pen case



After experimenting with many Inkling drawings, here are a few of my observations.

As one would expect from Wacom, the packaging as well as the Inkling charging case and components are first-rate. The case neatly houses the pen, replacement nibs, USB cable, receiver, and charging system. I found that while the linearly challenged mini USB cable fits inside the charging case, its length might be better suited for laptops. Attaching the receiver with the short mini USB cable to my iMac was awkward, but still manageable. You can buy a longer mini USB cable if necessary.

The pen charging LED is supposed turn green when fully charged. In fact, it remains red, which may be a software issue that can possibly be corrected with a firmware update. To add layers to your work while sketching, you must touch a button on the receiver, which may move, causing misaligned strokes or none at all.

While working, touch the receiver when required, but gently and firmly, making sure your paper or sketchbook doesn’t shift, either. 

Squeezing the receiver clip informs Inkling that you’re adding a new sheet of paper. The new layer LED lights momentarily to indicate that a new page and sketch file has been created. If you inadvertently create a new page, which is not difficult when touching the receiver, a new digital file is created—and there's no going back at this point. After a while, you pick up on Inkling’s behaviors so you can focus on the sketch, not the technology.


After working on diverse paper types (smooth to rough and a variety of thicknesses—made no difference), paper orientations, and pen pressure attempts, Inkling captured many longer strokes with remarkable fidelity. But such performance was inconsistent. For example, strokes that met seamlessly together on paper would frequently be out of alignment in the Inkling digital file.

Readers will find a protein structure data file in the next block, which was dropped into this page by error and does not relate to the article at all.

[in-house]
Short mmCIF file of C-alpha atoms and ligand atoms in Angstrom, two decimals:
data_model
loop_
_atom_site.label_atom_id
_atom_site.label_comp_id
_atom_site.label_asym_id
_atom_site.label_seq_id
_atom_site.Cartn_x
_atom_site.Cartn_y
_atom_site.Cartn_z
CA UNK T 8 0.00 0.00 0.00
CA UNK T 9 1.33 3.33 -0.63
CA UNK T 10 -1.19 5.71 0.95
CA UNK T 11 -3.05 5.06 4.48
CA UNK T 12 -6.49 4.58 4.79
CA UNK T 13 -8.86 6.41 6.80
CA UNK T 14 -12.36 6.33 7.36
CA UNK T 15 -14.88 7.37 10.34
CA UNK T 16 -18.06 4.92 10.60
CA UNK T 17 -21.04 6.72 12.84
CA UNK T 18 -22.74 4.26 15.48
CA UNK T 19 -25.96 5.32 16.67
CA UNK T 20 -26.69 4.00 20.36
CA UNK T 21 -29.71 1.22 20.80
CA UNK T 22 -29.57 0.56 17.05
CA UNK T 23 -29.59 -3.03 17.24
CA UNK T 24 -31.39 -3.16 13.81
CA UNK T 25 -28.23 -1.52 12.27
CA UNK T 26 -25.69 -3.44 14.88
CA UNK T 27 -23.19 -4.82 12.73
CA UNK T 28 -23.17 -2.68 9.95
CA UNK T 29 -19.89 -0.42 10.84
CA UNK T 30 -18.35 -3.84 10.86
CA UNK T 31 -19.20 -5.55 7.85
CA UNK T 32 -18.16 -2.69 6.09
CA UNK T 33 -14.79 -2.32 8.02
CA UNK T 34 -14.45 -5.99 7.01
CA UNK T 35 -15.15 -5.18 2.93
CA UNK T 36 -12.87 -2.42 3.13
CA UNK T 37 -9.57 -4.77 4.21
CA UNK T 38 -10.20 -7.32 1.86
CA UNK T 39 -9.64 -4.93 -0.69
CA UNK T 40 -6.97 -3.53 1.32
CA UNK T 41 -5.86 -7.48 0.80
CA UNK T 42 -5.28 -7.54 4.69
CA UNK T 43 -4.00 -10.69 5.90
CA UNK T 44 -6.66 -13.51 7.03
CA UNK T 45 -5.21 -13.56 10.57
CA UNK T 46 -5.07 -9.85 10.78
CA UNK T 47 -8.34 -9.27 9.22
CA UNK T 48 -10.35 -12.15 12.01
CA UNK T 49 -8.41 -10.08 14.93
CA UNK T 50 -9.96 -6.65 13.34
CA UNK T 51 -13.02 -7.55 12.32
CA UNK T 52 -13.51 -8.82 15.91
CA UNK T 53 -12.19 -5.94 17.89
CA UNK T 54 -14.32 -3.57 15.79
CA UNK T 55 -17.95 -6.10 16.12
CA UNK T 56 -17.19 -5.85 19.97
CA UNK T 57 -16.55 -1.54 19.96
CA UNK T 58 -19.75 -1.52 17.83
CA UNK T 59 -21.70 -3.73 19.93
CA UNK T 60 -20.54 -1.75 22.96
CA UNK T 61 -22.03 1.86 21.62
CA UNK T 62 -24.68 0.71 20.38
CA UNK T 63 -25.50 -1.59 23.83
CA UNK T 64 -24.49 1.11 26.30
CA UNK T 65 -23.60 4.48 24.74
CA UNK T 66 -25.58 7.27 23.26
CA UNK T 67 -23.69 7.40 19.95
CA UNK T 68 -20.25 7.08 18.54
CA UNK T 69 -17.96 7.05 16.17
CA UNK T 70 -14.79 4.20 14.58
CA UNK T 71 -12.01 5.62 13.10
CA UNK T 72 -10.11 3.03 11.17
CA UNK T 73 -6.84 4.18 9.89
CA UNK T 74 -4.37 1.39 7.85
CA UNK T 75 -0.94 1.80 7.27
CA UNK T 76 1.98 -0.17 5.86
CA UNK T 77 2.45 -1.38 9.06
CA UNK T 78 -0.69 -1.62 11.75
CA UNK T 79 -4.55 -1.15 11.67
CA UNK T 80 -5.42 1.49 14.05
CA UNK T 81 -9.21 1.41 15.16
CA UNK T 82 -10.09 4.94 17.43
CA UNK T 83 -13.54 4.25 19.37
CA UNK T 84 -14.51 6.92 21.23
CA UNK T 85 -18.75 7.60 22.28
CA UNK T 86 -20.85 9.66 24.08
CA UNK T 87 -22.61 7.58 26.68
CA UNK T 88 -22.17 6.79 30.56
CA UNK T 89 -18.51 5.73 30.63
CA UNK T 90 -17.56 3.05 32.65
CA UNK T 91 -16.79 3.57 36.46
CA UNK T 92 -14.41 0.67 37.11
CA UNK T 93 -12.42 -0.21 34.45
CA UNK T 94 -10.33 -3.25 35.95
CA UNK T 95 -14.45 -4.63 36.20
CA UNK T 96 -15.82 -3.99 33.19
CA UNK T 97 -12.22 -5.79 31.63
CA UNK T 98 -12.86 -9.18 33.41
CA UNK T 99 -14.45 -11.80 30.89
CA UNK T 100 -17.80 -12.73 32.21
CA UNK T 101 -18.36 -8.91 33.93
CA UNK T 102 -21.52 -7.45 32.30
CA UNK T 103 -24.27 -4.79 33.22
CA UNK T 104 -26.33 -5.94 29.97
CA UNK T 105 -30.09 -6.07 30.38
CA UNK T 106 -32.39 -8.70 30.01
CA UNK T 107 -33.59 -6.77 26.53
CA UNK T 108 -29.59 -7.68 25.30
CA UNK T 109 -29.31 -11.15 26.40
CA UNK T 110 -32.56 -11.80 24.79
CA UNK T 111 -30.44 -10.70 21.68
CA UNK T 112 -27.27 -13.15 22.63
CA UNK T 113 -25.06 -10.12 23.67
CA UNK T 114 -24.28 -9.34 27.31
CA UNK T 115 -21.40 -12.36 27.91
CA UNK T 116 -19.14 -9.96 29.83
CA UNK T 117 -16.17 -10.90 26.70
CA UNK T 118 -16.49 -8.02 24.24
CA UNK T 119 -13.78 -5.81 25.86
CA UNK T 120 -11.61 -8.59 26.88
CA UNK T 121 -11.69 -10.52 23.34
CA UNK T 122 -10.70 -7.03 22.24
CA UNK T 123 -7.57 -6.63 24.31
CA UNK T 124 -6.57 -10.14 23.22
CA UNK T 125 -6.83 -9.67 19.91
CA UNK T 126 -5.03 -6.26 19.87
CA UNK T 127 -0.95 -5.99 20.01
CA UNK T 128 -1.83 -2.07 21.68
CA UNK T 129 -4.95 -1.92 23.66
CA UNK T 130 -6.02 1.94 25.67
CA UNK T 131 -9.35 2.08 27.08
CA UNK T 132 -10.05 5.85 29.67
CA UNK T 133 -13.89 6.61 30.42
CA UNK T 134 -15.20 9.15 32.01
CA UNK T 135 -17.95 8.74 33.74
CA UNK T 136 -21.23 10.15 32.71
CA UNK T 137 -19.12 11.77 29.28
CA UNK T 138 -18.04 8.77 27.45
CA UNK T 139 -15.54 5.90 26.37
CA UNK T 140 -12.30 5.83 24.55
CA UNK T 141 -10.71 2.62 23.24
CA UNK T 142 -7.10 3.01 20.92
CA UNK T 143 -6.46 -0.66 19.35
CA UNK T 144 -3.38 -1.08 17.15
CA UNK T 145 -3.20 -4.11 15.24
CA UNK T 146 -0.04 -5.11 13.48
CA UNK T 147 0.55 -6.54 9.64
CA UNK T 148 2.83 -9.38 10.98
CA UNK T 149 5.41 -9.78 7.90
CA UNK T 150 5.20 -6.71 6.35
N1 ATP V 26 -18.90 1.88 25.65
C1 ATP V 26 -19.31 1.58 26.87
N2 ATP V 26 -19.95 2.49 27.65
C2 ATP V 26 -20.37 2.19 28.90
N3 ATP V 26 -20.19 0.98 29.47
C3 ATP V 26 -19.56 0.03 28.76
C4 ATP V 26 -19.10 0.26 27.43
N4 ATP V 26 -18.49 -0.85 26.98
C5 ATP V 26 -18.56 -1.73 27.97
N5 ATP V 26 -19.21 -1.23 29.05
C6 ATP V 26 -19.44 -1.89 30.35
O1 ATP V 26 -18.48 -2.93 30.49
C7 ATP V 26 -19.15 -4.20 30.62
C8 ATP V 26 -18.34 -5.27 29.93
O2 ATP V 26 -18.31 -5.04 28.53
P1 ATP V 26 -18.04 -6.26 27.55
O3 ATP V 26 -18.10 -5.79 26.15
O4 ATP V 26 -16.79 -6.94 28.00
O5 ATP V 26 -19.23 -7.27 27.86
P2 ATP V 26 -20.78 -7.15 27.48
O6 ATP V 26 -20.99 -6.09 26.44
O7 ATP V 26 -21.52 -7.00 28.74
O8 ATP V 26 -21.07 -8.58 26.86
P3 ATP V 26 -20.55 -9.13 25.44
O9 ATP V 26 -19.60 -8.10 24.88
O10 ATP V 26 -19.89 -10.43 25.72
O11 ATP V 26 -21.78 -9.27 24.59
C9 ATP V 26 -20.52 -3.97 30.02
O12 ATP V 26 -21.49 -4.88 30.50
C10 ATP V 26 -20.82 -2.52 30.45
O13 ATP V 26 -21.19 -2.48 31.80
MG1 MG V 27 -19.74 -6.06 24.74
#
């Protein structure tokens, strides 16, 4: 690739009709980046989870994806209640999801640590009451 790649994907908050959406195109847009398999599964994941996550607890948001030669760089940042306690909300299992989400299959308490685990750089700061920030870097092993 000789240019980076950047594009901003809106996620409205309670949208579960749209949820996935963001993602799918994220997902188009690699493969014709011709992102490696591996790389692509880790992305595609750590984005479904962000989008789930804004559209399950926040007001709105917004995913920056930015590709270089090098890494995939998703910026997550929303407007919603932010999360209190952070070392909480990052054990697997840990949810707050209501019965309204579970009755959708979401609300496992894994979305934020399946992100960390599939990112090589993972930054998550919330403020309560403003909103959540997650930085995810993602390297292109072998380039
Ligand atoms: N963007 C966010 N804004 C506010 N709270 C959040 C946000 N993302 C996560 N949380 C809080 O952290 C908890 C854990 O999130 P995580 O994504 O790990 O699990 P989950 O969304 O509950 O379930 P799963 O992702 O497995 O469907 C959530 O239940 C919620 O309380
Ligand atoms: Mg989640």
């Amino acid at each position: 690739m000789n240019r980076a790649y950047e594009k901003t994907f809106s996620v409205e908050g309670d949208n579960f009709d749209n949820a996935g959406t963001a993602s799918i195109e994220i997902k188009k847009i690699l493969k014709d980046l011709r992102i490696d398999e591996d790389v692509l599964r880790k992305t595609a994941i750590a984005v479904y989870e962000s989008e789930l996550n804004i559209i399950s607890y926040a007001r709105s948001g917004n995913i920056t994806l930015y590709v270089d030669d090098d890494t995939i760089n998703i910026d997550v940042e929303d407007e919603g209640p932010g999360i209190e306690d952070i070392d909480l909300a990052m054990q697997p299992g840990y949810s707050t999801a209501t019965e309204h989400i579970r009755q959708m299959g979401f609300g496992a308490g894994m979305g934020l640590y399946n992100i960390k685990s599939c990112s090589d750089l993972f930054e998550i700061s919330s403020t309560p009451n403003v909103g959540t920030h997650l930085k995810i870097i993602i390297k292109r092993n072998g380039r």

Applying varying levels of pressure in my pen strokes often didn’t translate as expected—more pressure didn’t add weight, or strokes were too dark or too light. Sometimes making identical strokes resulted in different effects such as being misaligned, overlapping, or fading out completely. Keeping my sketches simple and on a larger scale translated into more faithful digital captures.


Wouldn’t it be easier to simply scan a sketch on paper instead of working with the multi-step Inkling system? It might be easier, but you couldn’t, for example, apply layers to your sketch, or later isolate strokes with the Sketch Manager Scubber tool, which can be a big plus if that’s part of your sketch workflow. And since Inkling is so compact and lightweight, it’s not a burden to carry about.


Subtlety is not Inkling’s strong suit, as it was designed to digitize strokes for rough layout graphics use. If you’re more interested in word and number recognition, then try the Lifescribe Smartpen system, which is better suited to record such work.


If you’re considering the Inkling, note that it won’t be a replacement for a Wacom graphics tablet. Inkling is not, as previously mentioned, a tool for accuracy or final art.

So, who might put Inkling to good use?

It can be a convenient portable tool for the inveterate doodler or anyone who has a facile hand for drawing comps on the fly. Although I haven’t taken a poll, I’m sure that illustrators, art directors, fashion designers, and storyboard people are already using a Wacom tablet or Cintiq. But this same group also comes to mind as a target market. As they’re not always at their computer to sketch, Inkling could fill that void nicely when they are on the go.

The jury is still out about how useful Inkling will be for this artist. But that doesn’t mean that it won’t over time become a truly functional hi-tech sketching tool in my studio and travels. If Wacom can improve upon the Sketch Manager software and pen to digital fidelty, they will have another winner to add to their line of useful and innovative products.

If you buy the Inkling now and keep your expectations free from unrealistic performance considerations, as pointed out in this article, you won’t be disappointed.


Inkling Digital Pen
Rechargeable Pen battery
Pen ink cartridge
Charging Case
Rechargeable Receiver Battery
USB cable
Spare pen ink cartridges (4)
Inkling Sketch Manager Application (located on the Inkling receiver)
Quick Start Guide and electronic User’s Manual


Windows 7, Vista or XP (SP3, 32 or 64 bit versions),
Mac OS 10.4.0 (or later)

Inkling: $199.00